Savings levels rise as consumer confidence grows  Go compare with our comparison table

Savings levels rise as consumer confidence grows

11 March 2010 / by Andy Davies

The number of regular and occasional savers has reached its highest level for nearly two years with four out of five Brits now putting their money into savings, Nationwide has revealed.

According to its monthly Savings Index, 80 per cent of consumers now describe themselves as either regular or occasional savers – the highest number since May 2008, with Nationwide suggesting that a growing level of confidence coupled with ISA season has led to an improvement on people's ability to save.

Its main Savings Index – which measures the frequency and attitudes towards saving – increased by six points in February to 91 points as it recovers from its pre-Christmas fall.

Commenting, Andy Hutchinson, head of savings at Nationwide, expects to see more people open or top up their ISAs before the tax year ends on 5 April.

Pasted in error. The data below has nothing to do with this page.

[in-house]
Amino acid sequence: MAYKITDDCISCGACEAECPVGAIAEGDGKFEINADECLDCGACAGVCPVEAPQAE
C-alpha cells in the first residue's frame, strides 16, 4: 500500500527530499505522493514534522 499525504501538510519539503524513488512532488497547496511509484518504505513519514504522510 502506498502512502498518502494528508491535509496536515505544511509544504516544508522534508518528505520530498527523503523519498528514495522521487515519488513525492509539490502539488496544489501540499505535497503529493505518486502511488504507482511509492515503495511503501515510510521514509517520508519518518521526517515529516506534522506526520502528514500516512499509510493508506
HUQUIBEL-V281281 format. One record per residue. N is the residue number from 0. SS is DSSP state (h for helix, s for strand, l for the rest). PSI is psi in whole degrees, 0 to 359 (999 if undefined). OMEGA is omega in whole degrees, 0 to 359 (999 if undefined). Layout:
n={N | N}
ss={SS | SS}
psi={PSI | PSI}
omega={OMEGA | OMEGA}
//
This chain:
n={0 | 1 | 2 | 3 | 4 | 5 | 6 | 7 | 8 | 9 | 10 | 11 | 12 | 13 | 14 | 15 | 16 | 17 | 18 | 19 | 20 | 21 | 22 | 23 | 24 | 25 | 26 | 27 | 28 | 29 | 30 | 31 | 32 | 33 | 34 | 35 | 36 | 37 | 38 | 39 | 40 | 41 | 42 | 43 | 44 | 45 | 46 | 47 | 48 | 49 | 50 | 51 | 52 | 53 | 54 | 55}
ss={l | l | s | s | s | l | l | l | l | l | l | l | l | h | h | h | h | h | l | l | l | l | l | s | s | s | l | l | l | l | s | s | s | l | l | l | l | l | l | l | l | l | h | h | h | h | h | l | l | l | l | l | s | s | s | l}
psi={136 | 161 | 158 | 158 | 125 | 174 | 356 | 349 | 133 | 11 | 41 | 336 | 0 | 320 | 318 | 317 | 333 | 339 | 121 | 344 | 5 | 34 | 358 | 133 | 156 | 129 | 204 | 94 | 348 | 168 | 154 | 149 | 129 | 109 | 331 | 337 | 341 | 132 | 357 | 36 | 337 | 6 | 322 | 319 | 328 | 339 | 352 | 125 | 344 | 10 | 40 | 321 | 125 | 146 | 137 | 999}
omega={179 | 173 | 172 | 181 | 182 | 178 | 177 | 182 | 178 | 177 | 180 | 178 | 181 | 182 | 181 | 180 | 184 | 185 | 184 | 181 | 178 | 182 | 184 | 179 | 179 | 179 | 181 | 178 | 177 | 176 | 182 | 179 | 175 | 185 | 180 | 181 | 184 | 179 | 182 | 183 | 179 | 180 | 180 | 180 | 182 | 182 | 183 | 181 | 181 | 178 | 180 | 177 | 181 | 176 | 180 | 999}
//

"There are very few opportunities in life to ‘beat the tax man' and one of those opportunities is to take out an ISA, so I encourage eligible savers to use their ISA allowance as soon as possible.

"We estimate that cash ISAs alone are saving consumers over £680 million in tax over a year, so ISAs can clearly make a substantial saving," he said.

Encouragingly, Nationwide has revealed that 19 per cent consumers – an increase of three per cent since January – now believe it is a good time to save given the current economic situation, as its Savings Environment Index rose by seven points to 83 points.

In addition, February also saw a five point increase in the Future Saving Index, taking its total to 127 points as a growing number of consumers have plans to save more in six months time.

Meanwhile, despite nearly half of all consumers still thinking it is a bad time to save given the current economic climate, Mr Hutchinson remains upbeat about consumer attitudes towards saving.

"Recent reports suggest that economic growth was greater in the last quarter than initially estimated, so hopefully this will create a positive impact for the general savings environment in the near future," he added.

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